Compaq Computer Corp. on Monday will put its stamp of approval on the management service provider business model when it launches its new Remote Monitoring and Performance Reporting service.
Compaq Global Services is extending its Business Critical Services portfolio of remedial and consulting services to include monitoring of client servers, networks and applications over Internet connections. The service will also provide a secure portal that clients and Compaq consultants can access to view real-time performance trend reports.
CGS is working with pure-play MSP InteQ Corp., of Bedford, Mass., to deliver the remote monitoring service in an OEM-type arrangement. Compaqs decision to work with InteQ could spark interest from other computer services companies in looking at such arrangements, signaling the potential for staying power among MSPs still in business as the shakeout continues, believes Eric Goodness, senior analyst at Gartner/Dataquest in Lowell, Mass.
“This will ensure the long-term viability of the MSP pure play. It does it by providing them with the revenue flow for long-term viability, gives them a partner that provides credibility in the market and proves you can do high-level partnering with OEMs to effect these solutions,” he said.
CGS is integrating InteQs remote monitoring and reporting services into its existing services delivery infrastructure. CGS will market the services primarily to Compaq customers in North America. The services will support heterogeneous computer operations, but only if some Compaq hardware is present, according to Jerry Coffey, director of Business Critical Services in Stow, Mass.
“We think many enterprise-class customers will feel good about entrusting these services to a Compaq. It will make the story that much stronger,” Coffey said.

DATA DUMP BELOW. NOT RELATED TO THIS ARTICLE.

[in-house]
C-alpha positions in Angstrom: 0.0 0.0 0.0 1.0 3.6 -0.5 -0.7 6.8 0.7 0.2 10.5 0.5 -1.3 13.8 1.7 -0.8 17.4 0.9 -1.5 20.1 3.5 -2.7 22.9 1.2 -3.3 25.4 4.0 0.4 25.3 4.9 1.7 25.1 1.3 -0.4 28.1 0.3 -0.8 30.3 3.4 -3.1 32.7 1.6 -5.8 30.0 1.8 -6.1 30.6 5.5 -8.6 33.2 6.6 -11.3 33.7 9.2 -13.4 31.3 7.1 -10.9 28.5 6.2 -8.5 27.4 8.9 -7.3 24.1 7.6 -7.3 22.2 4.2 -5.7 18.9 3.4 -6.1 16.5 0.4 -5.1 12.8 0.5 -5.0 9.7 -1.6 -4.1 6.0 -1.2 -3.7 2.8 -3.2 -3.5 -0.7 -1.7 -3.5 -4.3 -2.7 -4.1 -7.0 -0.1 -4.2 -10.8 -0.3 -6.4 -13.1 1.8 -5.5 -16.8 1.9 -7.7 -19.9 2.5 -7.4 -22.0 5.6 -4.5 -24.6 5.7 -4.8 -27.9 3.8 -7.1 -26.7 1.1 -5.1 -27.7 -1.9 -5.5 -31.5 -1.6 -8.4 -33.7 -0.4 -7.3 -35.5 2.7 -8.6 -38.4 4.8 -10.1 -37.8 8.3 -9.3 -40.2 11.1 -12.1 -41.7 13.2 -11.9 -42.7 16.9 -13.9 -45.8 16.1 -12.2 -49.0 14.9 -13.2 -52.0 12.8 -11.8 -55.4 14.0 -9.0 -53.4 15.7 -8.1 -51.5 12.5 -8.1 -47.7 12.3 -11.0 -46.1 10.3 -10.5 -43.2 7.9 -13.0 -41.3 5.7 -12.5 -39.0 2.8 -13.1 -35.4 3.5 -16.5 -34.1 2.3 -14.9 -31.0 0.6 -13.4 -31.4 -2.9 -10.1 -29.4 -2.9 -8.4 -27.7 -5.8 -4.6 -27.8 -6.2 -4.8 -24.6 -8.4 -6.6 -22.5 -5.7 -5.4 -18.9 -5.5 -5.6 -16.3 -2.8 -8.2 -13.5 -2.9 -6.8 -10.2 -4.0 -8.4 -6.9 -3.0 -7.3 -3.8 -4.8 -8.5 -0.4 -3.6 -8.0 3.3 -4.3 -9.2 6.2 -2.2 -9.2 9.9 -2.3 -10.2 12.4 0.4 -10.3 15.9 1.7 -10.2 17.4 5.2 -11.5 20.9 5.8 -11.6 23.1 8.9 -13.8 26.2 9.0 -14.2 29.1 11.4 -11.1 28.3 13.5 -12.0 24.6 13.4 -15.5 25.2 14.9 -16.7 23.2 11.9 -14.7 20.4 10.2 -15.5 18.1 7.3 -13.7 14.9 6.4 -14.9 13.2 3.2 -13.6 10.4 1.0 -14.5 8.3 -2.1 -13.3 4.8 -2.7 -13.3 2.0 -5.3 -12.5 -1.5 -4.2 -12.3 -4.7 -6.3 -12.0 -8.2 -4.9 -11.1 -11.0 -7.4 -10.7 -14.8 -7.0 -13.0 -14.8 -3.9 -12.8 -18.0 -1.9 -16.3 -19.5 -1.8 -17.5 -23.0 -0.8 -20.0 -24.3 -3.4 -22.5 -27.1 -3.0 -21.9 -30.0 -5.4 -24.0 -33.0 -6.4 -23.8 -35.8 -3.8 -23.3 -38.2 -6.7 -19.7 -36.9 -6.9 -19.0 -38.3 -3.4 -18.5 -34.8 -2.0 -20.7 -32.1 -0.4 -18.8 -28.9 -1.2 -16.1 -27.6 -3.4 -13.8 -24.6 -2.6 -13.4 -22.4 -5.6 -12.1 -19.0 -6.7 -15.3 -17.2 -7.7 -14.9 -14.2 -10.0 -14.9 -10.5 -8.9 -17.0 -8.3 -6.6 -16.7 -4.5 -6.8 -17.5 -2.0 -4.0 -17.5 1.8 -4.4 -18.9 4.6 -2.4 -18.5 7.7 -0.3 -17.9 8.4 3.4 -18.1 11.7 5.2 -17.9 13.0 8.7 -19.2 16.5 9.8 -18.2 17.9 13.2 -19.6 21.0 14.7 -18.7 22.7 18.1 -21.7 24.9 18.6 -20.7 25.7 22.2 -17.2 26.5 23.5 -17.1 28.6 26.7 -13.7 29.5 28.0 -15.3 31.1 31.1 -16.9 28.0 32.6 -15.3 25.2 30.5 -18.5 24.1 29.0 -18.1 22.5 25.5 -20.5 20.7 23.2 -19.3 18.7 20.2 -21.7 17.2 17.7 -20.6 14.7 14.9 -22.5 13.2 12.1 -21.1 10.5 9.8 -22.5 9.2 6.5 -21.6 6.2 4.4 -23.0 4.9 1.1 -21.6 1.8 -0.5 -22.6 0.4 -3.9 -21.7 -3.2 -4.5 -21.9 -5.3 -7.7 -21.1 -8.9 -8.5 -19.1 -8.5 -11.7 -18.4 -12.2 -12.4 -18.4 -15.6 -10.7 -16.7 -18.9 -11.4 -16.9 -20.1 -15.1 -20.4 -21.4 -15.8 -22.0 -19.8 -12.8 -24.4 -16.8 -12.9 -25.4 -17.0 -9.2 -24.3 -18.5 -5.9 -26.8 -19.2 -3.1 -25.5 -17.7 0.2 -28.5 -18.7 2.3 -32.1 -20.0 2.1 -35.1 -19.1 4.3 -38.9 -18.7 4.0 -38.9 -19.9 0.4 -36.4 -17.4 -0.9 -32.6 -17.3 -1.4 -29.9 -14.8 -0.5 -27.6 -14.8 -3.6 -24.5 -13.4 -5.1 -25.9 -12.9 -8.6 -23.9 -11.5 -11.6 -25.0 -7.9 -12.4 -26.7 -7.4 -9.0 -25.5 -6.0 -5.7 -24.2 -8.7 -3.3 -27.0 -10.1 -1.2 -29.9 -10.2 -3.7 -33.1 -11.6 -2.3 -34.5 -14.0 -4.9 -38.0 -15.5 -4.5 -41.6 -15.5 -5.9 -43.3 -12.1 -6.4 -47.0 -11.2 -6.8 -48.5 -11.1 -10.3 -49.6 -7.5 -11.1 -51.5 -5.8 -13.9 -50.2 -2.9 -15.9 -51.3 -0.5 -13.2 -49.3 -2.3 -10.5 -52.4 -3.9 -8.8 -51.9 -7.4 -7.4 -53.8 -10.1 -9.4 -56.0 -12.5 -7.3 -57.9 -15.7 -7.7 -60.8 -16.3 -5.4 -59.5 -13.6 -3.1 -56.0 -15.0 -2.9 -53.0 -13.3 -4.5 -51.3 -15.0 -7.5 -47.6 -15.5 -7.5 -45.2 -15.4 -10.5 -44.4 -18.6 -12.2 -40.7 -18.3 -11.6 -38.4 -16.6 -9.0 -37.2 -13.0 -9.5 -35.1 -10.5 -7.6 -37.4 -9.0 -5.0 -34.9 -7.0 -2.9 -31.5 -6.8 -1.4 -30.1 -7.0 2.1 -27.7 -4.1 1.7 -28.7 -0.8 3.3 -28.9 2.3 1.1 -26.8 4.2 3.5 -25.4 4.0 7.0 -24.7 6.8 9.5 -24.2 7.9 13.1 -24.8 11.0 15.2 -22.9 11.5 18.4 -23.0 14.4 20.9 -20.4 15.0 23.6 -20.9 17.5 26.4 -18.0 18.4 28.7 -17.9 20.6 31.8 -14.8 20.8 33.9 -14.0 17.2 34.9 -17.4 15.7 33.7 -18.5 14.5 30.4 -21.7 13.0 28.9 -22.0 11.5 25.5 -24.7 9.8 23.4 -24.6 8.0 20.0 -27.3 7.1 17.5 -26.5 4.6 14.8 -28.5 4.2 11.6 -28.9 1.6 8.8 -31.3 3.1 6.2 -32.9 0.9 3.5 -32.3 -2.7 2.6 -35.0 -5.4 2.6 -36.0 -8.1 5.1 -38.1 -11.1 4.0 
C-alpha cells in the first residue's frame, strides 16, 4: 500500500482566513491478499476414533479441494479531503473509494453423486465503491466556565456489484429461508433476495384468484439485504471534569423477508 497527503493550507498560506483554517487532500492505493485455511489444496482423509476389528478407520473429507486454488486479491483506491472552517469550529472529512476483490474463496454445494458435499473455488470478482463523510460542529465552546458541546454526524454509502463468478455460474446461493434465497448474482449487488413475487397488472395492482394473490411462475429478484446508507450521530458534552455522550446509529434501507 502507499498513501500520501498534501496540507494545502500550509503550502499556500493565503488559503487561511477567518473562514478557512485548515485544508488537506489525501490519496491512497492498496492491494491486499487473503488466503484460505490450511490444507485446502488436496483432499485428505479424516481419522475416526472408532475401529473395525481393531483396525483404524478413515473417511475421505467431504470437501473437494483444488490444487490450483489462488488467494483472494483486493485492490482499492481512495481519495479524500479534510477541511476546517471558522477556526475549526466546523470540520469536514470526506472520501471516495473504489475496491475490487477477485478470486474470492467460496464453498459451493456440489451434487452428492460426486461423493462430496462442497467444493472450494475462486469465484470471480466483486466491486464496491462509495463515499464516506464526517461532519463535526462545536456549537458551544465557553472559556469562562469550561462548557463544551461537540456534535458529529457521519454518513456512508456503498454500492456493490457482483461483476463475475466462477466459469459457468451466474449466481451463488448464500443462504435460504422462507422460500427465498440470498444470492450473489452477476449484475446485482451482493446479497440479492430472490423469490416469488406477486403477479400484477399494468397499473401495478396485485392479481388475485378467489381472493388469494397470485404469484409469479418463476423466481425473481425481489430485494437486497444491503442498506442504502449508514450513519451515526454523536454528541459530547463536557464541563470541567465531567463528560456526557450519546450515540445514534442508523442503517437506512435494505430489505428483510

CGS will offer three service options for the Remote Monitoring and Performance Reporting services. A basic service will include monitoring of servers and networks. The basic service will monitor availability of devices and enable the dispatch of actionable events to Compaq, which will respond to the events. It includes a Web portal for both customers and Compaq support personnel that provides customer contact information, equipment covered and the basic status of whats being monitored. Through the portal, customers can adjust basic performance thresholds, change contact information and make other changes.
It is priced starting at $88 a month per network device monitored and $94 a month per server monitored. Servers include Windows NT, Windows 2000 and Linux.
The enhanced service builds on the basic service by adding database monitoring for Microsoft SQL Server, Oracle, Informix and Sybase; applications monitoring for SAP R3, Oracle applications, Microsofts Exchange Server and Commerce Server; and Web server monitoring for Apache, Sun Microsystemsn Inc.s iPlanet and others.
“We can potentially detect problems about to happen at the application and database layer and flag those for the customer. The metrics you monitor can be changed on the fly, and you can take corrective actions,” said Coffey of the enhanced service, whose price ranges from $550 to $800 per server per month.
A third infrastructure analysis service provides customizable reporting of historical events, problem analysis and capacity planning data. “It lets IT professionals on-site or our consultants look over a certain period of time to see trends and use the reporting to adjust the IT strategy going forward,” said Coffey. Reports are automatically generated, but clients can query specific areas or objects for which they want to see performance information. That service is priced between $100 to $200 per month per object.